“The mujahedeen must not have their mission end with the expulsion of the Americans from Iraq, and then lay down their weapons, and silence the fighting zeal,” wrote Zawahiri, who worried that a premature departure of the Americans also might leave the depleted ranks of al-Qaeda foreign fighters at the mercy of angry Iraqis.

Another internal communiqué revealed that al-Qaeda’s real wish was for the United States to stay in Iraq indefinitely, so the terrorist group could continue recruiting and training young jihadists while buying time to overcome the hostility of Iraqis toward outsiders.

In a letter to Zarqawi, dated Dec. 11, 2005, “Atiyah,” another top aide to bin Laden, described the hard work needed to overcome the animosity of Sunni tribal leaders. In that context, Atiyah said the continued American presence was crucial.

“Prolonging the war is in our interest,” Atiyah wrote in a letter captured when Zarqawi was killed in June 2006. [See’s “Al-Qaeda’s Fragile Foothold.”]

So, the interests of President Bush and Osama bin Laden continue to dovetail perfectly. The open-ended “war on terror” has allowed Bush to consolidate previously unimaginable powers for a U.S. chief executive. Simultaneously, bin Laden has emerged as a hero to many Muslims offended by the American occupation of Arab lands.

Now, as Bush faces another Democratic challenge to his plans for continuing the Iraq War, bin Laden shows up again, essentially berating the Democrats for not forcing U.S. troop withdrawals.

“The vast majority of you [Americans] want it [the Iraq War] stopped,” bin Laden said. “Thus you elected the Democratic Party for this purpose, but the Democrats haven't made a move worth mentioning.”

That means if the Democrats do renew their efforts toward forcing American troop withdrawals, Bush and his supporters can simply accuse the Democrats of following bin Laden’s orders or playing into bin Laden’s hands.

The reality may be the opposite, but a few Republican floor speeches and a couple of well-placed op-eds should be enough to spook the already nervous Democrats.

Fox News commentator Sean Hannity offered a taste of how the new bin Laden tape will be used against both Democrats and the American Left.

“One of the things that also struck me is the language specifically that he [bin Laden] used,” Hannity said. “He seemed to adopt the very same language that is being used by the hard Left in this country, as he describes what’s going on in Iraq as a ‘civil war’; he actually used the word ‘neocons’; he talked about global warming; he denounces capitalism and corporations.”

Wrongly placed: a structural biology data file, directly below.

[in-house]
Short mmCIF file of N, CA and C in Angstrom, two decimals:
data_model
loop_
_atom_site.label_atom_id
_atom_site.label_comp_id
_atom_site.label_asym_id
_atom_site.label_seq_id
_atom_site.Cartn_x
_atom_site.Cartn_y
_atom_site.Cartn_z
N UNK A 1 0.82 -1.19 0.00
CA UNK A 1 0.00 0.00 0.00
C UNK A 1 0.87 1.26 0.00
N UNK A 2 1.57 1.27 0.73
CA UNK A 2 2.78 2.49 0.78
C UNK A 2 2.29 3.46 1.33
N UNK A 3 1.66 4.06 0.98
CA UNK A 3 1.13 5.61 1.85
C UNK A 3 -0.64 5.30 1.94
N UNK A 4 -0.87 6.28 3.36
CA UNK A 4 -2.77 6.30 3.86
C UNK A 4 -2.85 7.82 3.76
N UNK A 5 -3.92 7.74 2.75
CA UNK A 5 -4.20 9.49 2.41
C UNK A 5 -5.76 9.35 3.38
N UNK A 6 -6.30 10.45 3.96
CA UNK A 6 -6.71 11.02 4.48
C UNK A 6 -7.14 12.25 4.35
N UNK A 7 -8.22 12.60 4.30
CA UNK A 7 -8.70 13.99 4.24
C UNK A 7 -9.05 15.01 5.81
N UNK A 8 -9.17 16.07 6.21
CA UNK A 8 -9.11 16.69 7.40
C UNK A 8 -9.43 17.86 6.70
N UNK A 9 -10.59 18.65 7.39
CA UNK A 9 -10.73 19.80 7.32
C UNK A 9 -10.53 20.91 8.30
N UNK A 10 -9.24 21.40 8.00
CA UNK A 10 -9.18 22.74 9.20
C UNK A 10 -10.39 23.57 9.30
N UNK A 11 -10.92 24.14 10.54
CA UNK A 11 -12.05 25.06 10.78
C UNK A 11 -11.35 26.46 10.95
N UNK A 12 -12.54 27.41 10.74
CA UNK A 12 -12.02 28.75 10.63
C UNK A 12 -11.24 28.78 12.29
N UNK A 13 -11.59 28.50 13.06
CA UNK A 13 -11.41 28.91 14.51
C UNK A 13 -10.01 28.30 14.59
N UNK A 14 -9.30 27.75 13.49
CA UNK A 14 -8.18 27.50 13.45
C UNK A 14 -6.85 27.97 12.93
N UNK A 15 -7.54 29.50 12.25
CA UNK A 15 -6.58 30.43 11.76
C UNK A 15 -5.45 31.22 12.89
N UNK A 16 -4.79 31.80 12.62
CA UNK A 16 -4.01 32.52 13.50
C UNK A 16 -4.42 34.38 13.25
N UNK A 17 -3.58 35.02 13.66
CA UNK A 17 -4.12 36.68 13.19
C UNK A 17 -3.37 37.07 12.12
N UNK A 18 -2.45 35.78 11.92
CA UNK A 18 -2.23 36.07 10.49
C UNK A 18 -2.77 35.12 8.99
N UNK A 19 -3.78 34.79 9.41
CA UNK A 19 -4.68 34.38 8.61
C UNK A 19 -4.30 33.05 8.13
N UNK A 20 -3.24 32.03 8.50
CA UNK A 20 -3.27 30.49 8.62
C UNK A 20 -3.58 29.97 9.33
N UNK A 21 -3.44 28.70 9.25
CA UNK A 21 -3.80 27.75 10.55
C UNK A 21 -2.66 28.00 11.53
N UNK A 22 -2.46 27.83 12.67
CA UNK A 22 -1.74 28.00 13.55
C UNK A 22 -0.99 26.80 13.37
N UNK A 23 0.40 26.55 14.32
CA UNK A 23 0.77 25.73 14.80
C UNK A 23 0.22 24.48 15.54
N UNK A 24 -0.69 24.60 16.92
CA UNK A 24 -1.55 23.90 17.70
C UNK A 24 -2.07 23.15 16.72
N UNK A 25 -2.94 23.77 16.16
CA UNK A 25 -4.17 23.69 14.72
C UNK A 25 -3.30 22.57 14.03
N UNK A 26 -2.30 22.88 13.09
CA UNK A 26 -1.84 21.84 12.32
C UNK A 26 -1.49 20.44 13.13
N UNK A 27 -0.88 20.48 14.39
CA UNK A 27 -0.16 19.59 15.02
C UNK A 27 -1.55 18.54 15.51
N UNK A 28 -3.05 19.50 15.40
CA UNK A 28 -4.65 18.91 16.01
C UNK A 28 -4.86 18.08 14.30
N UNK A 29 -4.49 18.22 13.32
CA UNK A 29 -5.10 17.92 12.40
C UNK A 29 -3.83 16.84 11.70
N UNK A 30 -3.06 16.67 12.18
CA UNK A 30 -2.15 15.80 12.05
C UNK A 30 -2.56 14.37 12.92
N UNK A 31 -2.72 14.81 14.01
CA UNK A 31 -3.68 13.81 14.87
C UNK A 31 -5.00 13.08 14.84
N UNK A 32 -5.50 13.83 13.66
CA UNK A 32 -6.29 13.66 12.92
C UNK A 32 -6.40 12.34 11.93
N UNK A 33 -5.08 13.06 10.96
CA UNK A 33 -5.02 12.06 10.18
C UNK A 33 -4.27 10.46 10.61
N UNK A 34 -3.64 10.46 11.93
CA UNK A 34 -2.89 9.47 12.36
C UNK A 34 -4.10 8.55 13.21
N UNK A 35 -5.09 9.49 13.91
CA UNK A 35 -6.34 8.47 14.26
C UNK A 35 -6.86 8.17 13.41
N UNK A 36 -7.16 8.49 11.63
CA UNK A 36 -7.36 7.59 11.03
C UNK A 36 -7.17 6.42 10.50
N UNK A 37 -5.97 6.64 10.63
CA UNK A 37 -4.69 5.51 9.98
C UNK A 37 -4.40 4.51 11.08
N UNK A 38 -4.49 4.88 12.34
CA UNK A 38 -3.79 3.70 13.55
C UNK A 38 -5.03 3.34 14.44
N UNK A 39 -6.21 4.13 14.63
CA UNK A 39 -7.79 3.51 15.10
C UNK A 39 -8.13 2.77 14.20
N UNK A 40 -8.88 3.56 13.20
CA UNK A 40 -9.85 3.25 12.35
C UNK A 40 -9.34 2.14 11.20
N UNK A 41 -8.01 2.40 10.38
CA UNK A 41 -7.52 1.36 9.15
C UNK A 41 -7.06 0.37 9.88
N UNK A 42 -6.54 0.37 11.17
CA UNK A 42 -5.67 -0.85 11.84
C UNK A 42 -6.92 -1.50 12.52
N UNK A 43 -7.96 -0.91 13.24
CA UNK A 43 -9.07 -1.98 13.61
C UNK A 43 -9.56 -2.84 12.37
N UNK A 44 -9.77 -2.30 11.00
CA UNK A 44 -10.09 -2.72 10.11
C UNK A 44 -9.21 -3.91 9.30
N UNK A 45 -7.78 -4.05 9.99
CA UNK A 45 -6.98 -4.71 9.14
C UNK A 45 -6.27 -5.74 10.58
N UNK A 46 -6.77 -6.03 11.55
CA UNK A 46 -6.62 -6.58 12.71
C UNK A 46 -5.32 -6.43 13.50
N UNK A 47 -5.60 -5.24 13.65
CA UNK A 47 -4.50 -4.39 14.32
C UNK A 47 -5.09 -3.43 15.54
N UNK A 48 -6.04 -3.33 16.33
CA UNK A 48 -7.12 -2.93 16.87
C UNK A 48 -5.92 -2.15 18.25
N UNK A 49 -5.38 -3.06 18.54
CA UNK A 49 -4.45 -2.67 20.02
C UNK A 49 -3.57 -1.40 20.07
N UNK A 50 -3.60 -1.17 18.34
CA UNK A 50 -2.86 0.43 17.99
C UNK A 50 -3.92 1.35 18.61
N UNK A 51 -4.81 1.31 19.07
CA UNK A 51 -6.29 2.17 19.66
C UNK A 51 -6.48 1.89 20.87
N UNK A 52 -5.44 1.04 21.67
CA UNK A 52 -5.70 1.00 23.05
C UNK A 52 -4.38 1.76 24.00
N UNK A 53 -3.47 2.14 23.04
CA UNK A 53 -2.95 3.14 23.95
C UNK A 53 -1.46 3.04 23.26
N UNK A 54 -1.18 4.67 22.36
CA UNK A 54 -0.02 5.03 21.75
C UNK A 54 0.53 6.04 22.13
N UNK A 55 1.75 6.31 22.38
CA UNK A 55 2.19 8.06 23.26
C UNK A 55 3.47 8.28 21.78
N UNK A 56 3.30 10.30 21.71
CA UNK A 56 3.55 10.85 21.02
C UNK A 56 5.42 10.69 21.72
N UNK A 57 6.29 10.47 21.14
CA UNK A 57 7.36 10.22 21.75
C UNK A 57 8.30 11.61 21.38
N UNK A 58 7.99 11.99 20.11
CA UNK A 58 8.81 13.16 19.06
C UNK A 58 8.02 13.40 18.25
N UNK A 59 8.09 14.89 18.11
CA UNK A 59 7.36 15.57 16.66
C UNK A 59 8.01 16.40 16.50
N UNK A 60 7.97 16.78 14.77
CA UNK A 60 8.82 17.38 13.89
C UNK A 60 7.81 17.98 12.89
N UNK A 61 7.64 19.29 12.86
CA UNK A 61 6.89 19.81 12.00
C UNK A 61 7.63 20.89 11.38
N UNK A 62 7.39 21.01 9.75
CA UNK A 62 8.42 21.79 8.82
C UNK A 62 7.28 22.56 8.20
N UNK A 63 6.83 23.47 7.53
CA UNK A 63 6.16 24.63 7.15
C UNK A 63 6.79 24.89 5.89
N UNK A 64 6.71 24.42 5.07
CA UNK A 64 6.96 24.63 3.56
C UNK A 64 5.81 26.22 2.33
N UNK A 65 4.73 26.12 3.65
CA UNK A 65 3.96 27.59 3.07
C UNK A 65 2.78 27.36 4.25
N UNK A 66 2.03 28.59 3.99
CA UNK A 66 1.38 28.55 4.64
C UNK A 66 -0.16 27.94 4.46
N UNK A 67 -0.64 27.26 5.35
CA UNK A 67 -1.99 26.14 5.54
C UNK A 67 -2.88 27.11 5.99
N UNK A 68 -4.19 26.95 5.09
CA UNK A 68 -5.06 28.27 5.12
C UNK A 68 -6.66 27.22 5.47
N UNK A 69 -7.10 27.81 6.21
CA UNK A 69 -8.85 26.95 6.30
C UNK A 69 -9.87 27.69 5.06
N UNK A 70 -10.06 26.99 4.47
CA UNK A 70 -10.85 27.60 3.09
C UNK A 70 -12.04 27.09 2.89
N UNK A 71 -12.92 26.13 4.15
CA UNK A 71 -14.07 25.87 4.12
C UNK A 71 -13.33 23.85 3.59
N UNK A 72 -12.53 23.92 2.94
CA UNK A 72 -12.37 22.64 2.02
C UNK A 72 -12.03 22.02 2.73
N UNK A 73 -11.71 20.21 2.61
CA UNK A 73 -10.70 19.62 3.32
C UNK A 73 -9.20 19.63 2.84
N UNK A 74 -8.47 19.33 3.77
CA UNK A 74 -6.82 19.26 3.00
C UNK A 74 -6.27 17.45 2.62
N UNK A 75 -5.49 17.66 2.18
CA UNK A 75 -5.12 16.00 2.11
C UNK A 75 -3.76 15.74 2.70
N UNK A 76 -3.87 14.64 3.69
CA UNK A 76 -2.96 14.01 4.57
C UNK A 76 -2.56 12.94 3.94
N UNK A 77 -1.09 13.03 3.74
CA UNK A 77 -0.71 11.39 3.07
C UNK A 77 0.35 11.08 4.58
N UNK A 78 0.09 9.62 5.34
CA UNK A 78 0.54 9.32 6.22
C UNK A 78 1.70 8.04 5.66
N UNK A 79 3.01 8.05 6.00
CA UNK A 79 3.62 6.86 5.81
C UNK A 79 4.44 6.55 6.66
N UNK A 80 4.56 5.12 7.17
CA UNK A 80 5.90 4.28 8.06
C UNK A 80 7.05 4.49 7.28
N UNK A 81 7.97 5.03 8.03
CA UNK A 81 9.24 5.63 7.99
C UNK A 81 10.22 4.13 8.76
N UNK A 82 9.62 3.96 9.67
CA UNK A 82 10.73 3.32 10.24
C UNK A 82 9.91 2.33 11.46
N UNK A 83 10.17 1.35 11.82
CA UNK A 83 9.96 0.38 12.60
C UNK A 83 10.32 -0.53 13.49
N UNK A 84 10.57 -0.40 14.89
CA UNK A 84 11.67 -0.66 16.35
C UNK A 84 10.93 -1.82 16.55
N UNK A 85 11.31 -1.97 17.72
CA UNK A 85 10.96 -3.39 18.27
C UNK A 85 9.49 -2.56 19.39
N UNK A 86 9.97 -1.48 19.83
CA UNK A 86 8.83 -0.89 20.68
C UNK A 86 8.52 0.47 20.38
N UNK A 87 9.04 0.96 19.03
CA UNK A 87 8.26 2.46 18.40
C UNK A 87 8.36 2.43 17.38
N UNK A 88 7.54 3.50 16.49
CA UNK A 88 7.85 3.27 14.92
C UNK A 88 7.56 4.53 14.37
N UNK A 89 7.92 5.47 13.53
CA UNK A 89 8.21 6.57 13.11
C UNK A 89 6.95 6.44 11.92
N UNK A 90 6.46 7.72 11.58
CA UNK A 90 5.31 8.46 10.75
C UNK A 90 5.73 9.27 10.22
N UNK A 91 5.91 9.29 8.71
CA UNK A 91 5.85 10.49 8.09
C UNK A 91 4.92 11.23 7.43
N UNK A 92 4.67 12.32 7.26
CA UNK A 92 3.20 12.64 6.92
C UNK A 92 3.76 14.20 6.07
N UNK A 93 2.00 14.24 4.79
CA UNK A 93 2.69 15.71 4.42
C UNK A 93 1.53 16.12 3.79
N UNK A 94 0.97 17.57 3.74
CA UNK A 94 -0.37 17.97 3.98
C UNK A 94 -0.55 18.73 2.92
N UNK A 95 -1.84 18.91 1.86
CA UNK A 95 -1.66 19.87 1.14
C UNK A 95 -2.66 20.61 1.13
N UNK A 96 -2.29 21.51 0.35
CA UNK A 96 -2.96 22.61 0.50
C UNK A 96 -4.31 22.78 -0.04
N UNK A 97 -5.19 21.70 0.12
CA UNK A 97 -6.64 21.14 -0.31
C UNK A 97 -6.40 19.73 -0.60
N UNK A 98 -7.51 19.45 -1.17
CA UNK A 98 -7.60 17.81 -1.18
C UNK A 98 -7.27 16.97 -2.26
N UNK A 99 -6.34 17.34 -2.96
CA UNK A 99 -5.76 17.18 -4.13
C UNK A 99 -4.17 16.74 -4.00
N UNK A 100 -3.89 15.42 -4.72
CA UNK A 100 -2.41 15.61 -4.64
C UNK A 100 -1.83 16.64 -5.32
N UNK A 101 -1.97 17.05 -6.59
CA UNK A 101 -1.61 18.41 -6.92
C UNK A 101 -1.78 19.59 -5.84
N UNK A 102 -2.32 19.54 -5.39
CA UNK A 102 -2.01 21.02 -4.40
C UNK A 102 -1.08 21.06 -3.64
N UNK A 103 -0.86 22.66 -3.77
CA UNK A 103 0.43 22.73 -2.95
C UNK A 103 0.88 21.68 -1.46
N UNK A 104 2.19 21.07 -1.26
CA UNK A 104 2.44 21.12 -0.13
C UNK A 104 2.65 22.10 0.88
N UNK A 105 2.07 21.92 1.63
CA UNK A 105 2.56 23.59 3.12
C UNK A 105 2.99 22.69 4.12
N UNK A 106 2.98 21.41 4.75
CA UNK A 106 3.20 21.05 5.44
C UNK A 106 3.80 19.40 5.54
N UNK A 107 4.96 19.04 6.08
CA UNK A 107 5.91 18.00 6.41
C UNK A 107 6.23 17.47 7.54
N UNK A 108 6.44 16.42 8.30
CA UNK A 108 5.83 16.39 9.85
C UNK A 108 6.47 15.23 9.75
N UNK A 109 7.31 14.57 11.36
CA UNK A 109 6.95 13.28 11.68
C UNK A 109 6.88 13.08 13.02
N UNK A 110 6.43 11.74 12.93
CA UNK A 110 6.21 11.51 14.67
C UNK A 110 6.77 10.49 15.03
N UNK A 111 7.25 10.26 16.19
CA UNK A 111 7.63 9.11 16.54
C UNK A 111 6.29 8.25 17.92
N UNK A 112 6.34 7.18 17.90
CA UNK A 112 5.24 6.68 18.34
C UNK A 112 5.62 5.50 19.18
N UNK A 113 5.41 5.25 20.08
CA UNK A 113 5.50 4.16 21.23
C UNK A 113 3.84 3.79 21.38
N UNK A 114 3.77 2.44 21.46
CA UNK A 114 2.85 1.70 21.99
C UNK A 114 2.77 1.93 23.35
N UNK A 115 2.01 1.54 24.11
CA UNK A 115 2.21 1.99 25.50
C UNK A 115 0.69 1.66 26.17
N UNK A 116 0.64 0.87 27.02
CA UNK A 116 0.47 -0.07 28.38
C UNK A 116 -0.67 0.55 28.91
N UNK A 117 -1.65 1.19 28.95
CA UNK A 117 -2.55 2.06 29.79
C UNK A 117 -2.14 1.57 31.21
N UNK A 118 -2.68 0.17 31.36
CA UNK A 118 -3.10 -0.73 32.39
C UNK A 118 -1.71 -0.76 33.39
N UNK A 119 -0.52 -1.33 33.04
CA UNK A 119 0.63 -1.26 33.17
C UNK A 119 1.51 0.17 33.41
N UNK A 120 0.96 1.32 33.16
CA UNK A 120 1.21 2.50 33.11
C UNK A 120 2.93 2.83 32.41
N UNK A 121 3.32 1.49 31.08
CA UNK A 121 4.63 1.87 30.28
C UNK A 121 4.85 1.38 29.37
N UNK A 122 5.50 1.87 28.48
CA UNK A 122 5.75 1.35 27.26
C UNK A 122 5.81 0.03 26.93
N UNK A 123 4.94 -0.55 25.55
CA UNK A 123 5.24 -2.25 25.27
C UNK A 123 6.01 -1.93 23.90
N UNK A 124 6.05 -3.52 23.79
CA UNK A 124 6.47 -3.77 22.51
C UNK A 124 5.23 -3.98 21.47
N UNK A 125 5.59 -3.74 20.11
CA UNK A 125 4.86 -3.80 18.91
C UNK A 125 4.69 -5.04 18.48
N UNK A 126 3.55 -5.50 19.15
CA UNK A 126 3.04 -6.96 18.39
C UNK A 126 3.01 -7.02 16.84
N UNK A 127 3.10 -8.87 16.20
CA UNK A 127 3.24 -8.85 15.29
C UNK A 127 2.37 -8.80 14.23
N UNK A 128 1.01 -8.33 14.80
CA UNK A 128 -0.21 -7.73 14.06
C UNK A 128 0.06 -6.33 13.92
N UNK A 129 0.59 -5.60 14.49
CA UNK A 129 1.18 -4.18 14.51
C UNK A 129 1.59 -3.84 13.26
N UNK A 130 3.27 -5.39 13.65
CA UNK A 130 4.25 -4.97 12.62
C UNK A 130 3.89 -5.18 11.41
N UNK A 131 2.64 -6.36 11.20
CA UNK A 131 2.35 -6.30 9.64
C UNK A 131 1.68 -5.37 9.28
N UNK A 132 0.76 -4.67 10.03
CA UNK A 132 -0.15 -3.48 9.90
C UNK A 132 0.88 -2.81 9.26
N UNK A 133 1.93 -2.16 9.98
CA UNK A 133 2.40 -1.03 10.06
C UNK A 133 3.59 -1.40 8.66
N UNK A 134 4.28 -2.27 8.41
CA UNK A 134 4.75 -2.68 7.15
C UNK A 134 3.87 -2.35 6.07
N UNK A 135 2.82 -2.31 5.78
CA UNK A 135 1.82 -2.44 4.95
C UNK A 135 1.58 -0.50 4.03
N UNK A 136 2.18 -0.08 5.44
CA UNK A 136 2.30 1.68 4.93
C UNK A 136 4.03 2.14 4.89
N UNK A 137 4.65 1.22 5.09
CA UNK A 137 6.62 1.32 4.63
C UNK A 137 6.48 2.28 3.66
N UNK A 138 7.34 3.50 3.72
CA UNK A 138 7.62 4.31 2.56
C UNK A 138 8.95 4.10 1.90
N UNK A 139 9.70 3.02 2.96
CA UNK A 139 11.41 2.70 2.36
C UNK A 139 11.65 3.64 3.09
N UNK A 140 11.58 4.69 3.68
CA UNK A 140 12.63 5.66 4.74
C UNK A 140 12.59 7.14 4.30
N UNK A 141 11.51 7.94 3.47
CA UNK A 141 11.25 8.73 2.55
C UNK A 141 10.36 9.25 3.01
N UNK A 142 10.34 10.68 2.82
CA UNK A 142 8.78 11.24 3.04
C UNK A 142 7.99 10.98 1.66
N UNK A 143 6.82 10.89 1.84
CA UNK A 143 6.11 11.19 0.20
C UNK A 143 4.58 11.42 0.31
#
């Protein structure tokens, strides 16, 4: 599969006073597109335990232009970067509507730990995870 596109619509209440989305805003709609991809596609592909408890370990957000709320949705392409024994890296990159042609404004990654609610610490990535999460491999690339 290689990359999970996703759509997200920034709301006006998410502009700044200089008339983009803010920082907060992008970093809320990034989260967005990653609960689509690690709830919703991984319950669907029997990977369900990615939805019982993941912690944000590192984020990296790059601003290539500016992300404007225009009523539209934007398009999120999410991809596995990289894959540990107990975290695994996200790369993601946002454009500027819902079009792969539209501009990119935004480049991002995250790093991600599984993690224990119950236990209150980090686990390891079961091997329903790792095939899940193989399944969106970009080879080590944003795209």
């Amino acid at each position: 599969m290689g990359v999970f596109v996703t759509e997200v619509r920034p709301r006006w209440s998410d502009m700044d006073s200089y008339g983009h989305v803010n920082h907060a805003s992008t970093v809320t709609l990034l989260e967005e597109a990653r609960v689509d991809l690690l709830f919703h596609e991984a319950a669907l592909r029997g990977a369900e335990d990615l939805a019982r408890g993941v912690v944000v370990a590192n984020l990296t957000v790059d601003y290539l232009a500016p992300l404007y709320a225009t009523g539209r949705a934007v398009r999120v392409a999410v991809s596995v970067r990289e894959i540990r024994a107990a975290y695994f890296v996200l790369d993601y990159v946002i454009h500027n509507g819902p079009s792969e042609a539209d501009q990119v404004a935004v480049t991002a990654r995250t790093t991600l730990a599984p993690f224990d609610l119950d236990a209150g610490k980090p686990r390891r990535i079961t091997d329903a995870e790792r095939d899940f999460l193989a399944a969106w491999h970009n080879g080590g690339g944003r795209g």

(I wonder if there really is an Arabic word for NeoCons. But beyond that, can anyone seriously imagine that the American left would want anything to do with Islam's religious nut-jobs when they have no use for our own? I doubt that America has ever had an enemy more despicable to liberals and progressives than bin Laden, except Hitler. The truth is that Iraq had nothing to do with Al Qaeda nor did Saddam have anything to do with 9/11 and Iraq is now is in a civil war brought on my BushCo's invasion of that country, which they planned to do long before 9/11. Even the administration admits that from time to time and civil war was predicted before Bush ever invaded. It doesn't take a mental giant to figure out what will happen when a brutal dictator from the minority sectarian group in a country is removed from power. Shia rage has been building for decades. What the hell did Bush and Cheney expect? Especially given the fact that they were warned by various Intel. agencies. So, what's Osama got against corporations? Where does he think he got all his money to wage Jihad? Capitalism on steroids is what keeps his world going 'round, just as it does Junior's and the RNC. Hapless Americans are supporting Bush's War, the GOP and Jihad every time they pay their taxes or fill up their gas guzzlers. Just off hand, I would bet my last dollar that Hannity drives one of the biggest cars available; "my car is bigger than your car, and all that." He just looks like the type who would be concerned about that sort of thing.)

In other words, any similarity in language between bin Laden and what many Americans say in common conversations will be used to discredit them. They will become bin Laden’s fellow travelers.

(When hell freezes over and Cheney goes ice skating! I can only speak for myself, but I can say that I find Junior and Osama to both be despicable people who will say or do just about anything to get what they want, including sending others to their deaths while they stay very much alive in their respective safe havens. Amazingly, what they want seems to be remarkably the same.)

All the better to get Bush and bin Laden what they both really want: a prolonged war in Iraq – and possibly a U.S. attack on the Shiite government of Iran.

(Let's not forget economic collapse in the U.S.)

Robert Parry broke many of the Iran-Contra stories in the 1980s for the Associated Press and Newsweek. His latest book, Neck Deep: The Disastrous Presidency of George W. Bush, can be ordered at His two previous books, Secrecy & Privilege: The Rise of the Bush Dynasty from Watergate to Iraq and Lost History: Contras, Cocaine, the Press & 'Project Truth' are also available there.

(In accordance with Title 17 U.S.C. Section 107, this material is distributed without profit to those who have expressed a prior interest in receiving the included information for research and educational purposes. I.U. has no affiliation whatsoever with the originator of this article nor is I.U endorsed or sponsored by the originator.)

The Nazis, Fascists and Communists were political parties before they became enemies of liberty and mass murderers.